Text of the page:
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Austen writes at the outset of a total metamorphosis of European thought, a moment when every aspect of society was on the verge of mutation. The most obvious change is political: France enters the process of the French Revolution in 1789 and moves into the era of Napoleon, from which it emerges only after Napoleon’s defeat at Waterloo in 1815. France, in only a few years, moves from monarchy to republic to empire and back to monarchy. The spirit of the eighteenth-century Age of Reason, with its emphasis on universal principles (such as “All men are created equal”) turns into the age of Romanticism, when individuals discover they are radically different from one another.
Austen’s sociology too reflects an evolving literary, political, and social reality. Her main characters are not nobles, though some may be members of the titled aristocracy. Catherine Morland is the daughter of a country clergyman; she’s seen nothing of the world until her visit to Bath, a health spa and meeting place for marriageable young men and women, and her subsequent brush with provincial highlife at the grand estate of General Tilney, the father of the clergyman she eventually marries. The novel, as Austen and her contemporaries conceive it, is not concerned with kings and queens but with ordinary people, and one wonders if she had any knowledge of Madame de Lafayette’s The Princess of Cleves (1678), an early transformation of the aristocratic and courtly setting of the romance of chivalry into something very much like the psychological novel. The novel’s task is to make ordinary, usually middle-class characters interesting by creating predicaments for them in circumstances its readers would find reasonably familiar. Austen has a strong cohort of women novelists among her contemporaries who did exactly that; she refers specifically to Cecilia; Or, Memoirs of an Heiress (1782) and Camilla; Or, a Picture of Youth (1796), by Fanny Burney, as well as Belinda (1801), by Maria Edgeworth: The fact that these novels are all named after their heroines certainly influenced Austen, who in its earlier incarnations gave Northanger Abbey the title “Susan” and then “Catherine.”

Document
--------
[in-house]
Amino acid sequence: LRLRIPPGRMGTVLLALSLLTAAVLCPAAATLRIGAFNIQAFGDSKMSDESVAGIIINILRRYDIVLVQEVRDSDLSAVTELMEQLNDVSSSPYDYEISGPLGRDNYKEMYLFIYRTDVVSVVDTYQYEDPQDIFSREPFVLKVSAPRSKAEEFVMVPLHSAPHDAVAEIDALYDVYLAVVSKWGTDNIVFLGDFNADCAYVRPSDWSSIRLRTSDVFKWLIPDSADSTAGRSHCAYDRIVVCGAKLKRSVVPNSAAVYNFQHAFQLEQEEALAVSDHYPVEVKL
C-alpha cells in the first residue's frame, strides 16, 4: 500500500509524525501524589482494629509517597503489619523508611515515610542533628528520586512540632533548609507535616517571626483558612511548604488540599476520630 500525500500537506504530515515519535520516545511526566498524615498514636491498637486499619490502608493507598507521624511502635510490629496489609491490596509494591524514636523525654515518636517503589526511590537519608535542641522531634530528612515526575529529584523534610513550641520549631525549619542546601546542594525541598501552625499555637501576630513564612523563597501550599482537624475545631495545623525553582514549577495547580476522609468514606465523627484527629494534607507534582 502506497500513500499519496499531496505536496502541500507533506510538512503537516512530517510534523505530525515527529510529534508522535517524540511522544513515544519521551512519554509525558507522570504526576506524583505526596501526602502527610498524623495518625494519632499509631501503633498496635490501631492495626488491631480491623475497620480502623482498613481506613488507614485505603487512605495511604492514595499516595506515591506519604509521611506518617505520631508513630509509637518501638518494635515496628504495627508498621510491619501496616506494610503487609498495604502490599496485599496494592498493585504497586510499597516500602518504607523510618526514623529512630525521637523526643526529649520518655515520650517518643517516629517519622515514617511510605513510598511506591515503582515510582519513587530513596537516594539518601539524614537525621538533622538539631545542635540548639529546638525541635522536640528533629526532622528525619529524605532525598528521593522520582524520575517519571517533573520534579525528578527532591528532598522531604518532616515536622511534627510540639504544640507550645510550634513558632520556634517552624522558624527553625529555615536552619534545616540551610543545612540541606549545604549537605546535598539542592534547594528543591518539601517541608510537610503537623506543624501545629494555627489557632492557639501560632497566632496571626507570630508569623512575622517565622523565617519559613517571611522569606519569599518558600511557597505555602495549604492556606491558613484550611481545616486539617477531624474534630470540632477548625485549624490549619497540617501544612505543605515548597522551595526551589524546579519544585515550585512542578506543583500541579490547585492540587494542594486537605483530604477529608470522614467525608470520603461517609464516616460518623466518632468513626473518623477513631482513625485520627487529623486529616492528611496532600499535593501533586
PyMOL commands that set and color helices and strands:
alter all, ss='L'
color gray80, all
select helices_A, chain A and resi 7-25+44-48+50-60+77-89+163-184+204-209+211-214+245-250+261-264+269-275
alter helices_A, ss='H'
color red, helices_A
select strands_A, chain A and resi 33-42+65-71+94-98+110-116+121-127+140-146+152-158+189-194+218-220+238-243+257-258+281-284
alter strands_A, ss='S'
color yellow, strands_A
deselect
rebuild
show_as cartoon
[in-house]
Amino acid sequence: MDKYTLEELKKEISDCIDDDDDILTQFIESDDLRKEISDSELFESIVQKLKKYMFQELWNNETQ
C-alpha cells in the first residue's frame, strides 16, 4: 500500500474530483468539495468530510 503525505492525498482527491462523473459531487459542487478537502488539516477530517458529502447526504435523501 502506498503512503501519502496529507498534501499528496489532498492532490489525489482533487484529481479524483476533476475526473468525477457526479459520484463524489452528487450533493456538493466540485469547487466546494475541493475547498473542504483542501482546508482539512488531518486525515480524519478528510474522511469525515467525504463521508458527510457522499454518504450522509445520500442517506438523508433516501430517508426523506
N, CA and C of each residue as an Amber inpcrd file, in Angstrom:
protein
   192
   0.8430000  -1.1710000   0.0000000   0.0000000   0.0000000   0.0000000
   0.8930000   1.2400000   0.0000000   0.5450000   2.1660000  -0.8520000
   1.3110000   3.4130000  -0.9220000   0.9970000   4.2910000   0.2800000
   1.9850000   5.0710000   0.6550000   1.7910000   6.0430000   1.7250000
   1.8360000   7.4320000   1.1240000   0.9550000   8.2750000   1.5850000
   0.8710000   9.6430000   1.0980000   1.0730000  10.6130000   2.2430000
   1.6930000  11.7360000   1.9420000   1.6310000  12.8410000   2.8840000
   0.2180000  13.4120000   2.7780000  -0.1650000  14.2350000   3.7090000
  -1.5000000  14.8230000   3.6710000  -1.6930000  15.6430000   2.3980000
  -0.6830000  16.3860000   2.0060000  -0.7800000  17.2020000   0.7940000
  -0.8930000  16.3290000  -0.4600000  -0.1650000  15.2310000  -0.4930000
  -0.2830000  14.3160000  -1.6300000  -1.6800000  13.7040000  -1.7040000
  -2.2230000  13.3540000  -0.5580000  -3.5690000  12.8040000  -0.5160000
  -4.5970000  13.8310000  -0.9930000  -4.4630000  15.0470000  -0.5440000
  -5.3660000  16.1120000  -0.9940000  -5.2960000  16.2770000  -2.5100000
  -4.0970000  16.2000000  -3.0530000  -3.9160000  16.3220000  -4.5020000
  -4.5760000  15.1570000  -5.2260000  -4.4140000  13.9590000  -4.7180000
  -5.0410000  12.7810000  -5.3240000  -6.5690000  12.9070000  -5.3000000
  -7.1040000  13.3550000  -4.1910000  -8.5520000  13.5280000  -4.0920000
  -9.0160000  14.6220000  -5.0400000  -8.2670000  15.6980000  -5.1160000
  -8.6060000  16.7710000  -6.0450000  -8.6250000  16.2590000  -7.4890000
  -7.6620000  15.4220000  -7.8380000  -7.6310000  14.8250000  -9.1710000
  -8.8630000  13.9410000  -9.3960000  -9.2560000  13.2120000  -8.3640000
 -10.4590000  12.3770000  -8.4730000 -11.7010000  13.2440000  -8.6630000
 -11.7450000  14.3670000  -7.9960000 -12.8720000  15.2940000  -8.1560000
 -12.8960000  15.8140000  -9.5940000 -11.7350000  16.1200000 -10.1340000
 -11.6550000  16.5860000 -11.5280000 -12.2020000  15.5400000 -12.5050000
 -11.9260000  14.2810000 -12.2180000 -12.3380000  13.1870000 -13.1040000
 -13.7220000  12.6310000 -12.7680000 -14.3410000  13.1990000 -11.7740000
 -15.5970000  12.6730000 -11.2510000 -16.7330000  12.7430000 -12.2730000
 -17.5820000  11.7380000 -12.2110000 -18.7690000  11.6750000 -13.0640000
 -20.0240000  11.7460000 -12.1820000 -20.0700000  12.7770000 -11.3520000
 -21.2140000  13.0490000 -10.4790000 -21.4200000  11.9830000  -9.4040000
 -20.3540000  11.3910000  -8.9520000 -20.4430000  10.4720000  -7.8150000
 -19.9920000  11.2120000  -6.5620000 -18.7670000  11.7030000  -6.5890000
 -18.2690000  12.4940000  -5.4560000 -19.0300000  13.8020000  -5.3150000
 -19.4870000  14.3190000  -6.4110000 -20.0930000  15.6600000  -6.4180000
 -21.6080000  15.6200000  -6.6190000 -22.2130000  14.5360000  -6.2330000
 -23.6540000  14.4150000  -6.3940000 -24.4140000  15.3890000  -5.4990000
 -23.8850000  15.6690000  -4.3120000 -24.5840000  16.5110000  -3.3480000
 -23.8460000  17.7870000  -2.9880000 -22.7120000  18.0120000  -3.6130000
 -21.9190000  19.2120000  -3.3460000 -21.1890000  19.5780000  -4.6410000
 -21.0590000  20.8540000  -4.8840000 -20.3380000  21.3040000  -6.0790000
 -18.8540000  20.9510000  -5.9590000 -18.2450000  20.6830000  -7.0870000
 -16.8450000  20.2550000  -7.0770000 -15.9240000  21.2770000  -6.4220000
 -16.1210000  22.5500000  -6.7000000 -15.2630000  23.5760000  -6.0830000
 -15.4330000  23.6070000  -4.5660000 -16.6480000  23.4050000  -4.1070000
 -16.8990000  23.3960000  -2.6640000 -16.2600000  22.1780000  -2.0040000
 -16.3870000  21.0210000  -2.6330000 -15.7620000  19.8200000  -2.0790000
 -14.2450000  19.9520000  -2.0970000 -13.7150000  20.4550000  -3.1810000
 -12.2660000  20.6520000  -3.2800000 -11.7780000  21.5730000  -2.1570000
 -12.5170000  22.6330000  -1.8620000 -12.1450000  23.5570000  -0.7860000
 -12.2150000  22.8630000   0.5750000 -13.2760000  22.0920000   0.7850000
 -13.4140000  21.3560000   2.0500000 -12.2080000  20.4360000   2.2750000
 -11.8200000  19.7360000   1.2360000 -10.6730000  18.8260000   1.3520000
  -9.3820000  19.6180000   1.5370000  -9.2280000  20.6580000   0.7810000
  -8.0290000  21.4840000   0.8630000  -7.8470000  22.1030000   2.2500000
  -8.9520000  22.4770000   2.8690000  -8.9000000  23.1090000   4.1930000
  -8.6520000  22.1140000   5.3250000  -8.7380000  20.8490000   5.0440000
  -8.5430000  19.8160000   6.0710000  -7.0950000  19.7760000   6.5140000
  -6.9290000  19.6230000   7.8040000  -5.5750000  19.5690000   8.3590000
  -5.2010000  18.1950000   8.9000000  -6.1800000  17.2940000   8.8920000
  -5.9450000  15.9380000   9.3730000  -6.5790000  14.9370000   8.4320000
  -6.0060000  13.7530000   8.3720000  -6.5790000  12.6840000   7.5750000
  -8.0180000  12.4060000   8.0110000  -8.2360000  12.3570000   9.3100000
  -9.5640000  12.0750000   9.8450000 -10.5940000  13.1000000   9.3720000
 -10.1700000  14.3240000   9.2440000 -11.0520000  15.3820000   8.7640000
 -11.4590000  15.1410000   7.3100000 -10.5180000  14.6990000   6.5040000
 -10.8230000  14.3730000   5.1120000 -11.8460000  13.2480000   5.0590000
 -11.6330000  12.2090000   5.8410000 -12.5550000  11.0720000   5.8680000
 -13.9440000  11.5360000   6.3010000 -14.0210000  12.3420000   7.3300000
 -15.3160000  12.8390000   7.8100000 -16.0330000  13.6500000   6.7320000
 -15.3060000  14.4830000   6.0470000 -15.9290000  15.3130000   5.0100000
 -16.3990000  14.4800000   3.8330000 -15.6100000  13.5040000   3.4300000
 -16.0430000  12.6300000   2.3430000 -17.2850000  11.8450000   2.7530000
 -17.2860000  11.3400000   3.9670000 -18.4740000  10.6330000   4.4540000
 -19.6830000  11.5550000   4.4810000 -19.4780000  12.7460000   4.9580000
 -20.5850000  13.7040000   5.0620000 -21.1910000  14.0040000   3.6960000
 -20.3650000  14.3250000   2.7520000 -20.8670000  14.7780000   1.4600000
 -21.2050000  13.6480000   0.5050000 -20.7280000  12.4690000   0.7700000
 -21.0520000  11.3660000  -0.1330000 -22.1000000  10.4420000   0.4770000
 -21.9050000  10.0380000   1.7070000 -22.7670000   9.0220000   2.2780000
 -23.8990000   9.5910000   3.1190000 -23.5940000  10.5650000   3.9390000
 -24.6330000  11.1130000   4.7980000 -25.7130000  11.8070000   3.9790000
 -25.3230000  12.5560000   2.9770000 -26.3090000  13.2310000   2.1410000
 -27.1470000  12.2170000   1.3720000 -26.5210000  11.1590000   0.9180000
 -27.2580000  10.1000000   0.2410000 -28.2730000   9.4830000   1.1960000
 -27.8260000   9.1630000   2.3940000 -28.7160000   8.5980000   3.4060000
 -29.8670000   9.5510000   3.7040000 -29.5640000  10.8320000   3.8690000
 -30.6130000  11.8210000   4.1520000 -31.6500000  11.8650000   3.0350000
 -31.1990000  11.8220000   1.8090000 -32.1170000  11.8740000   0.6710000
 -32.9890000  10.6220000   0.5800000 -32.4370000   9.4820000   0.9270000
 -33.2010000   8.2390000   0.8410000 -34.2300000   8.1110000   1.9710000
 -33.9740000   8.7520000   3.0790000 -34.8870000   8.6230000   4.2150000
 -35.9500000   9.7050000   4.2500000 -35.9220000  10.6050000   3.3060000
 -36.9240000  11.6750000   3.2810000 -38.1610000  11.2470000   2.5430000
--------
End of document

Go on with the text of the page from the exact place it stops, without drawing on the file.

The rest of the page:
Again, none of us (we hope!) has ever seen a vampire, a werewolf, or a ghost, though these are standard items in the gothic novel. But many of Austen’s readers would know the tribulations of finding suitable mates and the disasters that beset young people as they try to get on with life. Austen’s England is alien territory insofar as her twenty-first-century readers are concerned, especially its class structure. Marriage, for example, while it could be the happy union of two people who cared for each other, was in Austen’s day really a union of fortunes; in the same way, becoming a clergyman did not necessarily reflect religious fervor: It was a profession like any other. In Northanger Abbey, we see the impoverished Isabella Thorpe desperately trying to find a man who will be able to maintain her in upper-class style, becoming engaged to one (Catherine Morland’s brother James), and instantly throwing him over when a better candidate (Captain Frederick Tilney) appears.
Little does she know that Frederick, a flirtatious rogue and therefore Isabella’s male twin, is simply toying with her, so breaking off with James Morland ultimately leads her to disaster. But James’s parents are relieved when the engagement collapses, because, as Catherine’s mother explains to her in the most precise terms, Isabella Thorpe has no money. The same argument—poor people are not suitable as mates—almost destroys Catherine’s chances of marrying Henry Tilney. Only because his daughter marries into the nobility (a viscount), does General Tilney allow his second son (who will not, because of the laws of primogeniture, inherit his estates) to marry the daughter of a country parson with ten children.
This is what Austen considers the material of novelistic lives: how members of contemporary English society confront the issues of the day and either overcome them (Catherine Morland and Henry Tilney eventually marry) or succumb to them (by the end of the novel, Isabella Thorpe finds herself virtually destitute and without either a fiancé or a wealthy prospect). Because Austen is writing with a comic view of society, her protagonist, Catherine Morland, will triumph, even if this means her author must resort to a deus ex machina to extricate her from her dilemma: General Tilney is so happy his daughter has married a viscount that he decides his second son’s choice of a poor bride is of little importance.
Money, then, is the great variable and the controlling factor in the lives of Austen’s characters, especially her women, because without it they are, in social terms, worthless. This was as true in real life as it was in fiction: Jane Austen fell in love with Tom Lefroy in 1796, but, since she was virtually penniless and her beau an impoverished Irish barrister-to-be, marriage was out of the question, a reality she accepted. That people did fall in love, run away, and live happily ever after was certainly possible in Austen’s day, but such relationships were the exception rather than the rule.